By Fund Exec. Director Tracy Egan
It’s easy for your doctor to peer down your throat – just say “ahhh.” It’s a much more complicated matter when a veterinarian threads an endoscope down your horse’s throat to check for abnormalities.
The importance of endoscopes and clear radiographic images of joints, as well as issues regarding the conditions of sales for yearlings, were the topics presented on July 18th by Rood & Riddle at the Fasig-Tipton Sales Pavillion on East Avenue in Saratoga Springs.
We’ll be posting a video about the presentation as its important for all our stake holders to understand the new rules adopted by Fasig-Tipton and the Keeneland Sales Association regarding the write-ups that your vet provides to go along with the images you provide to the sales repository. Did you know that if you consign a horse which a sales company veterinary panel determines had a significant abnormality which is not noted by the consignors vet, the buyer may be able to negate the sale. If the seller loses the review, he will be called upon to pay $1,500 to cover the cost of the inquiry. If the panel finds the buyer’s allegations don’t hold merit, the buyer then has to pay $1500 for the inquiry. I spotted three NY vets at the session: Dr. Bill Barnes, Dr. Michael Galvin and Dr. Todd Stewart. Like the rest of us in the audience, I’m sure they found the information session priceless. I’ll be producing a video to summarize the session with Dr. Scott Alschwede, Dr. Larry Bramlage, Dr. Scott Pierce and Dr. Debbie Spike-Pierce. Stay tuned.
Fans of the book and movie “Seabiscuit” will recall how badly owner Charles Howard wanted to win “The Hundred Grander” in 1937 with the future US Horse of the Year. Back then, the Santa Anita Handicap had a purse of about $125,000, which would be worth more than two million of today’s dollars. Today’s – not making any promises about tomorrow’s. I bring that up because of the buzz going around about the hundred grand that NYRA is putting up for any two-year-old that won a race earlier this year “down below” at Belmont or Aqueduct and goes on to win a graded stakes race at any NYRA track for the rest of the year.
Five of the seven fillies entered in the Grade 3 Schuylerville Stakes on opening day at the Spa did break their maidens in New York and will be running for the bonus as well as their share of the $150,000 purse. Here’s the field, and please note that fillies with ** next to their names will be seeking that extra hundred grand:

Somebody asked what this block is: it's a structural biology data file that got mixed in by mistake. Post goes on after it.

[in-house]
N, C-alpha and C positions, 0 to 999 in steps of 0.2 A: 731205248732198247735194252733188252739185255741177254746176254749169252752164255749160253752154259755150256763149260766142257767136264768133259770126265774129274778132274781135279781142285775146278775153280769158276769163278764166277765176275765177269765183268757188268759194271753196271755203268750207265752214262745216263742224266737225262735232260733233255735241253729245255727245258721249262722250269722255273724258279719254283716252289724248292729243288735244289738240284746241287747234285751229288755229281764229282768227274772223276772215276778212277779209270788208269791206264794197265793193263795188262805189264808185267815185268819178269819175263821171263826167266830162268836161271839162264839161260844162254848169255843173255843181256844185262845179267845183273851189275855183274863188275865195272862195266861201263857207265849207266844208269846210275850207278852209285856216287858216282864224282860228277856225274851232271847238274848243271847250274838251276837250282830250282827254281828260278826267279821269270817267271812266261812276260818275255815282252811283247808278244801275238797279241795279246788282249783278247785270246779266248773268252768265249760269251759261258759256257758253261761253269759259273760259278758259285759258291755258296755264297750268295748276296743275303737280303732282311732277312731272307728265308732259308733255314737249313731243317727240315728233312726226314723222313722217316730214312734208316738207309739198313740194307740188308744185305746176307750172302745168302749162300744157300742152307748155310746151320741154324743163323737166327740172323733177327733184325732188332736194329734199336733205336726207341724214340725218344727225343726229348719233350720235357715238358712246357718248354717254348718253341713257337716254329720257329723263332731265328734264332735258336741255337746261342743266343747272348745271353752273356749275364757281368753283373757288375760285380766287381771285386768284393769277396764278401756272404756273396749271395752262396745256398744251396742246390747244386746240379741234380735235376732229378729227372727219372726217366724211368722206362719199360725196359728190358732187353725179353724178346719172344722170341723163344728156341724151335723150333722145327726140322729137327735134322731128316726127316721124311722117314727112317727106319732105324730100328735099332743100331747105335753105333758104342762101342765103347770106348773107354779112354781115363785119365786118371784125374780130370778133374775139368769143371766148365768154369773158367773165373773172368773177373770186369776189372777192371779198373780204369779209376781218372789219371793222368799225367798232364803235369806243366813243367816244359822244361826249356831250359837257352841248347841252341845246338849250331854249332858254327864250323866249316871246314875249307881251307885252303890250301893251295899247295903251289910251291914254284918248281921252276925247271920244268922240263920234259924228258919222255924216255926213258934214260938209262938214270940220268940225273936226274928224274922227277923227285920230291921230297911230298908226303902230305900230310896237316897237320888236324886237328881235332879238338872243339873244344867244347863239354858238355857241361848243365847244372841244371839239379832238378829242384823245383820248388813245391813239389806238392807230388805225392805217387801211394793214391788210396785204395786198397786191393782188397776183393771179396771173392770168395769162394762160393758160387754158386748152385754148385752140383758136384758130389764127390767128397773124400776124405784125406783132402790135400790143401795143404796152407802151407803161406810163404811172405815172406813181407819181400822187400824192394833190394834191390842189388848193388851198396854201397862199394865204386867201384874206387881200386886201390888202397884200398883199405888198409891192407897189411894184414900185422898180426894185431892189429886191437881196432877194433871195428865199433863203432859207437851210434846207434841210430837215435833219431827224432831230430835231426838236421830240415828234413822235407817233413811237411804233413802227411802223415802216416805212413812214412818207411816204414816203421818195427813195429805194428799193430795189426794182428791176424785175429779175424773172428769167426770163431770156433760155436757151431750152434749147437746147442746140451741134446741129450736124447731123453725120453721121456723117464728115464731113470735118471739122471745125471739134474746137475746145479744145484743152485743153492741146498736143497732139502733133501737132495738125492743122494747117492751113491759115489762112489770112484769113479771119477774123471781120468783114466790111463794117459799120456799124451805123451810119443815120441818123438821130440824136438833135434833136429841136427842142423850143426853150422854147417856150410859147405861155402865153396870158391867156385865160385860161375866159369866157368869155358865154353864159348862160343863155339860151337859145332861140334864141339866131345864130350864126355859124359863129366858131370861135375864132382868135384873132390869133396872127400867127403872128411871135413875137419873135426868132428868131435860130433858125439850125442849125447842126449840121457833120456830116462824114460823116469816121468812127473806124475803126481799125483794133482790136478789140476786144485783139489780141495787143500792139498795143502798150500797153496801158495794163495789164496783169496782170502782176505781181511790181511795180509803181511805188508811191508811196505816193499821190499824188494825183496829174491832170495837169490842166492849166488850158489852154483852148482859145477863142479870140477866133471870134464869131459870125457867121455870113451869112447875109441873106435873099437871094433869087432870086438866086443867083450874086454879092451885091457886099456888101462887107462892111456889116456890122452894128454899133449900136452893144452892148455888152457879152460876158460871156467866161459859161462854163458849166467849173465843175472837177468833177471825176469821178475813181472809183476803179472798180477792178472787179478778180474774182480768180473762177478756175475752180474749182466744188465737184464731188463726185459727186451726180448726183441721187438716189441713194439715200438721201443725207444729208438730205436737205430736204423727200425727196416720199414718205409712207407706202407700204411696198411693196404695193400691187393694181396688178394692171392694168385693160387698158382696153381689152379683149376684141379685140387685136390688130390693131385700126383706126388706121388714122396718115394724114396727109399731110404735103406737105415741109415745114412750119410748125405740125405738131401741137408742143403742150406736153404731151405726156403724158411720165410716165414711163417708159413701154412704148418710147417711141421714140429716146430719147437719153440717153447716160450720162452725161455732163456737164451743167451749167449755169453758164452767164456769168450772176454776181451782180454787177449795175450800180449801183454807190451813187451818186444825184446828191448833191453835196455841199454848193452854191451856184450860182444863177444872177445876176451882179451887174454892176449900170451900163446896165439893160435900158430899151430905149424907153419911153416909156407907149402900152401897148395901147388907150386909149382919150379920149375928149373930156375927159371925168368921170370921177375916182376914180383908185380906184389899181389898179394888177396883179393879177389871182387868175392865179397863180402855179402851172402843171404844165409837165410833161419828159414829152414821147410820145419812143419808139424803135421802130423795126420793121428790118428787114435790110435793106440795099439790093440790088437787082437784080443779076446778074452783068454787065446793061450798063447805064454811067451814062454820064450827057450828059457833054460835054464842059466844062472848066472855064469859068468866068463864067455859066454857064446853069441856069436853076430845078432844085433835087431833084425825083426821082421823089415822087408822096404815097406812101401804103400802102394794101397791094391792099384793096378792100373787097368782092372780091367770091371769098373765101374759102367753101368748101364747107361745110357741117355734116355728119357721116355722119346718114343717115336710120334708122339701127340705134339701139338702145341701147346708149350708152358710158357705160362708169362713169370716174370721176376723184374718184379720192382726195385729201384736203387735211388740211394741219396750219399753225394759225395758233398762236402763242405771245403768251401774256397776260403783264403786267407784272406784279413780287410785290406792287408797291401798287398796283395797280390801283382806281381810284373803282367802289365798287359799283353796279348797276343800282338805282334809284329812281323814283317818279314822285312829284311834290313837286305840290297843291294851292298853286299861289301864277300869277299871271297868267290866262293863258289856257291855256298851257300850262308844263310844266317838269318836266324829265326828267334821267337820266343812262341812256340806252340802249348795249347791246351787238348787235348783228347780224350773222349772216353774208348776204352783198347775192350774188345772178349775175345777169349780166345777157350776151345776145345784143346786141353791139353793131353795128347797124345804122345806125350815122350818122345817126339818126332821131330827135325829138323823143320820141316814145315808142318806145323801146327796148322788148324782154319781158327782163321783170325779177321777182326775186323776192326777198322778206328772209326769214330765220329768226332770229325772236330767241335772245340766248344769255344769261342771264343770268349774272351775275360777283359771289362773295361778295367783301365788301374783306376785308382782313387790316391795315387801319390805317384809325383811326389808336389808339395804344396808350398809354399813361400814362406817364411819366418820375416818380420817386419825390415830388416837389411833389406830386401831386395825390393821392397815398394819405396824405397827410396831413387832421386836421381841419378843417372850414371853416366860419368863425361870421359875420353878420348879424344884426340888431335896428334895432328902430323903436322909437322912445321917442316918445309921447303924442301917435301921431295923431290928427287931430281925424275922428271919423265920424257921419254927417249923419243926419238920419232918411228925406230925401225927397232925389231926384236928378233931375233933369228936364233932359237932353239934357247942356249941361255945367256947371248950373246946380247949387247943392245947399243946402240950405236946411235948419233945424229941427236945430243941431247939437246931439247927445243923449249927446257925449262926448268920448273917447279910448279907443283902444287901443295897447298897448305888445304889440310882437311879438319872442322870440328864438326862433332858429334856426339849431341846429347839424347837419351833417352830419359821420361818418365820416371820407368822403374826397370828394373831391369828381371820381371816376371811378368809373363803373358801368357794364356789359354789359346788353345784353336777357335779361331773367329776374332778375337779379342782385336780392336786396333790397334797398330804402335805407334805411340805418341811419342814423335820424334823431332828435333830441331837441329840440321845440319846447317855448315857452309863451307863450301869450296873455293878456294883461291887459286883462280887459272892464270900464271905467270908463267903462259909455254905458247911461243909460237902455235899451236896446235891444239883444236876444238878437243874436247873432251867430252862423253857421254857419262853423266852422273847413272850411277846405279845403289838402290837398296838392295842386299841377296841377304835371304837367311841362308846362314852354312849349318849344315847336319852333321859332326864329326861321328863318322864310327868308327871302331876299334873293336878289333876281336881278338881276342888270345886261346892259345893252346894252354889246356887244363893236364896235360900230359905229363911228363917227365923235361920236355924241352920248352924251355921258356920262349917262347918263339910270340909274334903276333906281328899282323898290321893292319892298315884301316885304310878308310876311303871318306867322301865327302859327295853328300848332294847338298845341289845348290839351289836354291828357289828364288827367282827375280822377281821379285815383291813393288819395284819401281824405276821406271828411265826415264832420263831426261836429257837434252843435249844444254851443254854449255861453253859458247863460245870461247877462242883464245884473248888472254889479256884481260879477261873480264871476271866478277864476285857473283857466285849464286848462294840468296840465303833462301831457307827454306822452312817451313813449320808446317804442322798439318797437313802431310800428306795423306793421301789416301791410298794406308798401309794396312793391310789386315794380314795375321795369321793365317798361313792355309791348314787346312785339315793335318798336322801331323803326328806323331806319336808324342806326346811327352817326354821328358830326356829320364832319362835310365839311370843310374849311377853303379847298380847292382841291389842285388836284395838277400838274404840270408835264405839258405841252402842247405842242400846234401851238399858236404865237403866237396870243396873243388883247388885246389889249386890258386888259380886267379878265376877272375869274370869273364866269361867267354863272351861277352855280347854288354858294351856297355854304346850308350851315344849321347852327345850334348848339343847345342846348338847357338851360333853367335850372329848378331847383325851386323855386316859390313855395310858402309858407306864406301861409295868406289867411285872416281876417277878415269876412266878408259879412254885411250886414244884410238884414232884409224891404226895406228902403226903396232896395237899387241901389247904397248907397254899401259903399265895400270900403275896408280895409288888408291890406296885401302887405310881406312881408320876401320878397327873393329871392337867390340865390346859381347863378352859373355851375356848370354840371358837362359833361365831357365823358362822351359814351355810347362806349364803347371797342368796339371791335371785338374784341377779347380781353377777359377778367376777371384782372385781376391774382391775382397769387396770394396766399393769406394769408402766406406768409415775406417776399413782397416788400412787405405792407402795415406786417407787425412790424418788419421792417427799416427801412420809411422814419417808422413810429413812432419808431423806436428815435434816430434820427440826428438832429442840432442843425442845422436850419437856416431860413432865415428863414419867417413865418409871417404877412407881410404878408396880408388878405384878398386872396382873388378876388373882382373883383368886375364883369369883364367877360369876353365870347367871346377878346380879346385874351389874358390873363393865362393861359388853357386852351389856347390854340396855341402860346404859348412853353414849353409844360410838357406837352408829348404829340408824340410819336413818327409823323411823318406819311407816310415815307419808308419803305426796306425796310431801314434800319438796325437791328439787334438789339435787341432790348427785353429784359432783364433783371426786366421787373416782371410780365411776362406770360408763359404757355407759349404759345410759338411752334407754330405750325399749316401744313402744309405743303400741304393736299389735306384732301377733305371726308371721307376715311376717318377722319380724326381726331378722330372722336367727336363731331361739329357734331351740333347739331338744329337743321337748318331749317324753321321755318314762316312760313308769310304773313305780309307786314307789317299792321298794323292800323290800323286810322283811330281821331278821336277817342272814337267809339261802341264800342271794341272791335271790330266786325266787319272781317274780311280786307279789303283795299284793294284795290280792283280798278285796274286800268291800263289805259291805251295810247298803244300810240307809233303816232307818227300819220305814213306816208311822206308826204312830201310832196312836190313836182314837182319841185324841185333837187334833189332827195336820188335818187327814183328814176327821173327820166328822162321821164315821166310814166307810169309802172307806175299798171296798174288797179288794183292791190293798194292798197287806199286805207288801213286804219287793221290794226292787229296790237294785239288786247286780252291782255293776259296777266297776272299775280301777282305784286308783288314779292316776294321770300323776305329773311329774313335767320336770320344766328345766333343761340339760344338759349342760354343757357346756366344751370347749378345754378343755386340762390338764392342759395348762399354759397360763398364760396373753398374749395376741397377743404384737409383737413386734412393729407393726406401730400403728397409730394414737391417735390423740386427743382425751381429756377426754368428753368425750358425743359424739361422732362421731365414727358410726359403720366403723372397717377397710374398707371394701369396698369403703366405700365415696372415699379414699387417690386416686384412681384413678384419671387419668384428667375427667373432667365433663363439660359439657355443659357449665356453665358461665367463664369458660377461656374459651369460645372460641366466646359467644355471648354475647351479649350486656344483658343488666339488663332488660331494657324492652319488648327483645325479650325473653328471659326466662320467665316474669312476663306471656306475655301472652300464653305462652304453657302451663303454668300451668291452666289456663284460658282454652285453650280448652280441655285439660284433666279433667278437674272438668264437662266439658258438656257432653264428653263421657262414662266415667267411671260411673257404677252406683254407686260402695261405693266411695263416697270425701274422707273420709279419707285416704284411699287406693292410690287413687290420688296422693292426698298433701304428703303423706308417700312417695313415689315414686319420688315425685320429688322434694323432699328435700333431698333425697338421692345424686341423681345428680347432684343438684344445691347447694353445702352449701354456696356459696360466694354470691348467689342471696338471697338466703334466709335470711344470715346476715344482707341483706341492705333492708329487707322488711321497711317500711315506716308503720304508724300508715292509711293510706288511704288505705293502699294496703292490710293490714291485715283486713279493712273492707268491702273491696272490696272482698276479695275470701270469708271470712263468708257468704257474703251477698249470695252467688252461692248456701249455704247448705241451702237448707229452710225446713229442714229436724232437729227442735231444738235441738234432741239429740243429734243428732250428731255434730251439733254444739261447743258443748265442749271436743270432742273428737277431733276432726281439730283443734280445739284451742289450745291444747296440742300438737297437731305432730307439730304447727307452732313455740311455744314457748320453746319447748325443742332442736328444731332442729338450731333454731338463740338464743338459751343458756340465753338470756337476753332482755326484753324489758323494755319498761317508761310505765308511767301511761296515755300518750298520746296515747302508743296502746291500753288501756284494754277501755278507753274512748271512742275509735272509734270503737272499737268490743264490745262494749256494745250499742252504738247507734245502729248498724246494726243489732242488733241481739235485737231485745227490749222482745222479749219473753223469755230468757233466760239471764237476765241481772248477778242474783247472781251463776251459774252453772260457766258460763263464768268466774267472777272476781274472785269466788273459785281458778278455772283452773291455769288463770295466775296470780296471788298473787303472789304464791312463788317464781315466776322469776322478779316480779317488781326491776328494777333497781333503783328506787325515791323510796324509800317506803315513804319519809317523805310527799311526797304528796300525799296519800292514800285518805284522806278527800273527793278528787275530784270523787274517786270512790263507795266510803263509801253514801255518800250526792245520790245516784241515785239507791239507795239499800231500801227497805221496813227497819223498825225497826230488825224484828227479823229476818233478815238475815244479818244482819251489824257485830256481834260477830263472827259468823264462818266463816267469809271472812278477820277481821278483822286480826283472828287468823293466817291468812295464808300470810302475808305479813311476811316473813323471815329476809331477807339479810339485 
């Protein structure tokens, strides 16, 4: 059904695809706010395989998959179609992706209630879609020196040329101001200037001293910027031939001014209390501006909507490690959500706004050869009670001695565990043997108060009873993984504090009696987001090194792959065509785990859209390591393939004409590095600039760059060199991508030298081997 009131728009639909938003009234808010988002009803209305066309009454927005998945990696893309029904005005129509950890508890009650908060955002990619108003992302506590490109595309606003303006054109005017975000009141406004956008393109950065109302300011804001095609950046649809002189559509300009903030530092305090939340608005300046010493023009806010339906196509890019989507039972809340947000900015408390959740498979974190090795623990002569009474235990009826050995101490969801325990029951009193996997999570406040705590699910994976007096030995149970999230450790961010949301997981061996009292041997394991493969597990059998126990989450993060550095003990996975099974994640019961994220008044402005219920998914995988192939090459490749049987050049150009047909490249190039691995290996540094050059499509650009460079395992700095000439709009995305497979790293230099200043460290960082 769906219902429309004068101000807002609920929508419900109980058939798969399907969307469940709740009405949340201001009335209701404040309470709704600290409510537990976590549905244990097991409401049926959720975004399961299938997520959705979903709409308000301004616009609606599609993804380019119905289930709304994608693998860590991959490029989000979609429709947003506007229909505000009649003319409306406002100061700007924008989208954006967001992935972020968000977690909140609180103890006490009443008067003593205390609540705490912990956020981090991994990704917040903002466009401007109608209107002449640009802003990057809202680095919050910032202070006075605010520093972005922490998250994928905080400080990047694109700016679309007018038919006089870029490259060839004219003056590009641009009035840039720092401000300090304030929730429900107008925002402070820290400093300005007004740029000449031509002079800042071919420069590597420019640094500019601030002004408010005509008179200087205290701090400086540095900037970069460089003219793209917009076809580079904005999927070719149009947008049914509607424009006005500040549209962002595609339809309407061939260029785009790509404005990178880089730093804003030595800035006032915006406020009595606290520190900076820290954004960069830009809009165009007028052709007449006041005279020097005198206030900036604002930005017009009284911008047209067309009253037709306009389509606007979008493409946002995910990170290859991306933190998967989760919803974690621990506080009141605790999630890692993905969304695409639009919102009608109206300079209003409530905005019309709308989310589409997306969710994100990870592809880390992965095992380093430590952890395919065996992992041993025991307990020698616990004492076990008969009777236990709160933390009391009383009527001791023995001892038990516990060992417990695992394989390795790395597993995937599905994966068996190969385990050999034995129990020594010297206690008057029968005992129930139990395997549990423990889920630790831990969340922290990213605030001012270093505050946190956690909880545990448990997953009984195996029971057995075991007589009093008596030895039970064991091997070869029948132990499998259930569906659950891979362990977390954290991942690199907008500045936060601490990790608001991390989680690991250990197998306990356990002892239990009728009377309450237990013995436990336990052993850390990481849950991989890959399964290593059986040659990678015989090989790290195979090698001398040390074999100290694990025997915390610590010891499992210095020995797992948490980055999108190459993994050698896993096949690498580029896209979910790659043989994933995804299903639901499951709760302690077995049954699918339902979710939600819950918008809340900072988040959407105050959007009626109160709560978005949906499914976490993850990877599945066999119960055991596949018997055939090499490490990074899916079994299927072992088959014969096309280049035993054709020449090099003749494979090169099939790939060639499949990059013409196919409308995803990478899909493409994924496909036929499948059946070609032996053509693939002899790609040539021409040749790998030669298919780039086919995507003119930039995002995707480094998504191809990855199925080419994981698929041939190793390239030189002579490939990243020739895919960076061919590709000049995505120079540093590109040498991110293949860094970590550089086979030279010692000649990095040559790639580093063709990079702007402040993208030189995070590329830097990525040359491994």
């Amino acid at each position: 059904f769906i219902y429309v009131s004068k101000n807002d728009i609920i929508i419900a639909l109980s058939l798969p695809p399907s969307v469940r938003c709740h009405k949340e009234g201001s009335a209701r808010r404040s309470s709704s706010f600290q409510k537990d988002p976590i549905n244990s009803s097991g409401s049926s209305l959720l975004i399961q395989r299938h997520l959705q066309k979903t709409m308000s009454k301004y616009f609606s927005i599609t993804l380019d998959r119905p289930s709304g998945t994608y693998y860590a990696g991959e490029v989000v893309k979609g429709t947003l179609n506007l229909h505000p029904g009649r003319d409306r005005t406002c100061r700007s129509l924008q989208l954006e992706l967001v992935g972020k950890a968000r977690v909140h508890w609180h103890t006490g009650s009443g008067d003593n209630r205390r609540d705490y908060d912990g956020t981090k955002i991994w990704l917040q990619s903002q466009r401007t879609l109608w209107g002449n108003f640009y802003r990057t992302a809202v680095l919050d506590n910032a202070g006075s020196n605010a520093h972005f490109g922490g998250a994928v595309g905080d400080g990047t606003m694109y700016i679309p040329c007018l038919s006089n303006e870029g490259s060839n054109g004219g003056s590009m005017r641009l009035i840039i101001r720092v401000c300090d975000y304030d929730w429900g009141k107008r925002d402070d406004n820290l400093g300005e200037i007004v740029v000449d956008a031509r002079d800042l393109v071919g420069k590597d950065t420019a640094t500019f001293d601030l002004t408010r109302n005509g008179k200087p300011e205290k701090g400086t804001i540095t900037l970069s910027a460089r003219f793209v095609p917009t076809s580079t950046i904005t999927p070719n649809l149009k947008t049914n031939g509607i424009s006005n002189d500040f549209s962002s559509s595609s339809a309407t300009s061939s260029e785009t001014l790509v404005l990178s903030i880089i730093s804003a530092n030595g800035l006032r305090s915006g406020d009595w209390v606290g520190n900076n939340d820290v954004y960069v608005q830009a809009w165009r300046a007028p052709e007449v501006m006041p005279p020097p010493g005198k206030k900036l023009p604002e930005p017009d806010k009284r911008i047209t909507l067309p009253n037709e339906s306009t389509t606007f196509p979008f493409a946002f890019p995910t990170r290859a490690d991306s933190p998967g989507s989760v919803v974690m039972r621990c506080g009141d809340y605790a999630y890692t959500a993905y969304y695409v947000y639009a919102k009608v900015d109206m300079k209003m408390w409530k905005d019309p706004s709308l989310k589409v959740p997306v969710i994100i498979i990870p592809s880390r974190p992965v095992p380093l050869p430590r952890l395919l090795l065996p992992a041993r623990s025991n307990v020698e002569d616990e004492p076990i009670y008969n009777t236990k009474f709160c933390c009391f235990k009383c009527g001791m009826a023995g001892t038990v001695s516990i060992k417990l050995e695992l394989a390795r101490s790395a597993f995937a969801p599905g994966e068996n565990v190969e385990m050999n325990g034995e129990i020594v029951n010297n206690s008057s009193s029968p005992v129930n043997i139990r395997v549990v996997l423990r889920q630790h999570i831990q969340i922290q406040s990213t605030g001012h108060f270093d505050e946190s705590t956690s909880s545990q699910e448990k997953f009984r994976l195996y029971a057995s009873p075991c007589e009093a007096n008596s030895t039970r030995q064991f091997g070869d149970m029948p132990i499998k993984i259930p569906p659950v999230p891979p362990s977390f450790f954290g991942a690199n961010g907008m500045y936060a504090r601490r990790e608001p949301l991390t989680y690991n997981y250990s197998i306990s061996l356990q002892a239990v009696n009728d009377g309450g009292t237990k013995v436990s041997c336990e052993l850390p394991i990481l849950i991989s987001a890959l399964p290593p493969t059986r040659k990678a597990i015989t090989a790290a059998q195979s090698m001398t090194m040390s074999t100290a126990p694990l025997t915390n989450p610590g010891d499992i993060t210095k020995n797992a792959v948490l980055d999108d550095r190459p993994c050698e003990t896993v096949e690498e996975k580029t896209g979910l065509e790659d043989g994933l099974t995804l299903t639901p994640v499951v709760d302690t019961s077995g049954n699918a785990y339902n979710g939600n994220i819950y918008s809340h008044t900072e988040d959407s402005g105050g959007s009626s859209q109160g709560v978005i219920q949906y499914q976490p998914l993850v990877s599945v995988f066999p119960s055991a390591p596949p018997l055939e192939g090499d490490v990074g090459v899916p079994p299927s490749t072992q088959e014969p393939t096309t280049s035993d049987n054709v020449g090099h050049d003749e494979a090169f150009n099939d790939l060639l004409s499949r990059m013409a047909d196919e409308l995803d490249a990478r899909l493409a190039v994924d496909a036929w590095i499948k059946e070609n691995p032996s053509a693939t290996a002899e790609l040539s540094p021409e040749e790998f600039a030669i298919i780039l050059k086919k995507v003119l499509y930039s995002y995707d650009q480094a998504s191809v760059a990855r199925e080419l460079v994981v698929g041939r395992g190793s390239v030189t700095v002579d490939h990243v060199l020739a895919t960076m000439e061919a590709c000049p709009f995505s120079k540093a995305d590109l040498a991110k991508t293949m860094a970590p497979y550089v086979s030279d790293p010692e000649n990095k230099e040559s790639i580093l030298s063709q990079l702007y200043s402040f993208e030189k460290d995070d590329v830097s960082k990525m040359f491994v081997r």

Sweet Shirley Mae**
Brown Eyes Blue
Mr Hall’s Opus**
So Many Ways
Keep an eye on this space for updates when any of the seven NY-breds that broke their maidens on NYRA tracks earlier this year enter the starting gate for the graded stakes on tap for two-year-olds this summer at Saratoga.
Alphabetically, the NY-breds eligible for the Hundred Grand bonus are:
– Bustinattheseams, filly, the first starter and first winner for NY sire Bustin Stones, bred by Eaton & Thorne
– Cay to Pomeroy, colt, a second-out winner bred by Frank Bertolino
– In Harm’s Way, colt, a Chester and Mary Broman homebred
– Mr Rodriguez, colt, a first-out winner for his namesake trainer Rudy R.
– My Smartness, filly, a first-out winner for NY sire Freud bred by Joseph
– Slot Play, filly, bred and owned by Sovereign Stable, won at first asking
– Zeke’s Surprise, a colt by NY sire Frost Giant who delivered on the promise he showed in his first start when he won impressively second time out
And NYRA has apparently overcome its fear of Wi-Fi. It announced today, July 18, that free wireless Internet service will be available to patrons starting on opening day. NYRA provided this quote from COO Ellen McClain:
“Our Wi-Fi network introduces a new FastBet Mobile platform for on-track wagering at Saratoga Race Course. We are excited to provide this additional convenience for fans who wish to place wagers on mobile devices through one of the most advanced wireless networks available,” said NYRA President and COO Ellen McClain. “We also encourage track patrons to utilize our network to engage in social media activities by sharing their day-at-the-races experience with friends and family.”
All of which raises the question: can Hi-Def be far behind?